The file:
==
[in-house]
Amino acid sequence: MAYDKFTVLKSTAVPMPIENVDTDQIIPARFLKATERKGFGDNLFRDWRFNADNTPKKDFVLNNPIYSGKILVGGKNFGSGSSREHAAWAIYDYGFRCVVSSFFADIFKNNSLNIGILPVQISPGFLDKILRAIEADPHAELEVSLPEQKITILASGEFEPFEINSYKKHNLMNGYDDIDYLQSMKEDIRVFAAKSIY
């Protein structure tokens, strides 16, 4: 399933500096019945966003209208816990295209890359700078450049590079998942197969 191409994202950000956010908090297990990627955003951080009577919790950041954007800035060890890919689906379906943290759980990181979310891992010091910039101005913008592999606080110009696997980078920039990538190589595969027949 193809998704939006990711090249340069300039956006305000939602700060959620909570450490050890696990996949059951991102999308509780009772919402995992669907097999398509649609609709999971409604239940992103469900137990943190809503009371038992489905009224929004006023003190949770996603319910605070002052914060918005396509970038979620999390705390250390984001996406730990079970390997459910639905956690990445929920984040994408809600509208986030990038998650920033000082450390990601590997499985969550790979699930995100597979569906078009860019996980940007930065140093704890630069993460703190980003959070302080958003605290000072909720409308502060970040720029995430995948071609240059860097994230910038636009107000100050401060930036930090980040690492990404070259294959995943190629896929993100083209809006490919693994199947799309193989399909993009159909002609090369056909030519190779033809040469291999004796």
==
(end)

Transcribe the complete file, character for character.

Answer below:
[in-house]
Amino acid sequence: MAYDKFTVLKSTAVPMPIENVDTDQIIPARFLKATERKGFGDNLFRDWRFNADNTPKKDFVLNNPIYSGKILVGGKNFGSGSSREHAAWAIYDYGFRCVVSSFFADIFKNNSLNIGILPVQISPGFLDKILRAIEADPHAELEVSLPEQKITILASGEFEPFEINSYKKHNLMNGYDDIDYLQSMKEDIRVFAAKSIY
């Protein structure tokens, strides 16, 4: 399933500096019945966003209208816990295209890359700078450049590079998942197969 191409994202950000956010908090297990990627955003951080009577919790950041954007800035060890890919689906379906943290759980990181979310891992010091910039101005913008592999606080110009696997980078920039990538190589595969027949 193809998704939006990711090249340069300039956006305000939602700060959620909570450490050890696990996949059951991102999308509780009772919402995992669907097999398509649609609709999971409604239940992103469900137990943190809503009371038992489905009224929004006023003190949770996603319910605070002052914060918005396509970038979620999390705390250390984001996406730990079970390997459910639905956690990445929920984040994408809600509208986030990038998650920033000082450390990601590997499985969550790979699930995100597979569906078009860019996980940007930065140093704890630069993460703190980003959070302080958003605290000072909720409308502060970040720029995430995948071609240059860097994230910038636009107000100050401060930036930090980040690492990404070259294959995943190629896929993100083209809006490919693994199947799309193989399909993009159909002609090369056909030519190779033809040469291999004796």